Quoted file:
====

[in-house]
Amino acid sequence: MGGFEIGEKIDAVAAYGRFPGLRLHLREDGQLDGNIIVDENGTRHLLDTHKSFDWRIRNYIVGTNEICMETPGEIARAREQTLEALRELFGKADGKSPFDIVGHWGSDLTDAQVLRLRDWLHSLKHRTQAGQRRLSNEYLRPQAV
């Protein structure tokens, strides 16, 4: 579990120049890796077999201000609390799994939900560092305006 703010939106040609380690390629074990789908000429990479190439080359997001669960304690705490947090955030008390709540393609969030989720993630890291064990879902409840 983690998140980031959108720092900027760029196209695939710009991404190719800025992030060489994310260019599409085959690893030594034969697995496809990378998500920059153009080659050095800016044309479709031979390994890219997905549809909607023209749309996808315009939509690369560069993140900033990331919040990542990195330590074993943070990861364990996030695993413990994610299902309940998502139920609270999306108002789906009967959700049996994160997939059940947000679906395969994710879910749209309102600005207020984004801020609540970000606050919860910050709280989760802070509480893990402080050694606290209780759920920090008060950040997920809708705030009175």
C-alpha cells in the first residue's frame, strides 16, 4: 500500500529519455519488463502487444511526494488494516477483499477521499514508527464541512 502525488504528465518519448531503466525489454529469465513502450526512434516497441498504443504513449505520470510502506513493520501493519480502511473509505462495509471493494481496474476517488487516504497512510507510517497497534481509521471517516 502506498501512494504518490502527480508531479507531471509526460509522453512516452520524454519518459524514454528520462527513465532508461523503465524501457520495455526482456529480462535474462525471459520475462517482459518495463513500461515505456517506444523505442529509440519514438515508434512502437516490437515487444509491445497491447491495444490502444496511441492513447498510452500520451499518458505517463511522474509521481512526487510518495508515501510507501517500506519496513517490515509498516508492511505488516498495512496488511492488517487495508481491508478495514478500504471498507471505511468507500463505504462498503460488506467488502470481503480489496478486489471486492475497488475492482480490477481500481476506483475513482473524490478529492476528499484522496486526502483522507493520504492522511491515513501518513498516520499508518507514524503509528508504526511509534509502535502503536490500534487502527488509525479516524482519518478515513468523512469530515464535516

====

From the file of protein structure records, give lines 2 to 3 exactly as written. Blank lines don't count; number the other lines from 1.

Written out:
Amino acid sequence: MGGFEIGEKIDAVAAYGRFPGLRLHLREDGQLDGNIIVDENGTRHLLDTHKSFDWRIRNYIVGTNEICMETPGEIARAREQTLEALRELFGKADGKSPFDIVGHWGSDLTDAQVLRLRDWLHSLKHRTQAGQRRLSNEYLRPQAV
């Protein structure tokens, strides 16, 4: 579990120049890796077999201000609390799994939900560092305006 703010939106040609380690390629074990789908000429990479190439080359997001669960304690705490947090955030008390709540393609969030989720993630890291064990879902409840 983690998140980031959108720092900027760029196209695939710009991404190719800025992030060489994310260019599409085959690893030594034969697995496809990378998500920059153009080659050095800016044309479709031979390994890219997905549809909607023209749309996808315009939509690369560069993140900033990331919040990542990195330590074993943070990861364990996030695993413990994610299902309940998502139920609270999306108002789906009967959700049996994160997939059940947000679906395969994710879910749209309102600005207020984004801020609540970000606050919860910050709280989760802070509480893990402080050694606290209780759920920090008060950040997920809708705030009175």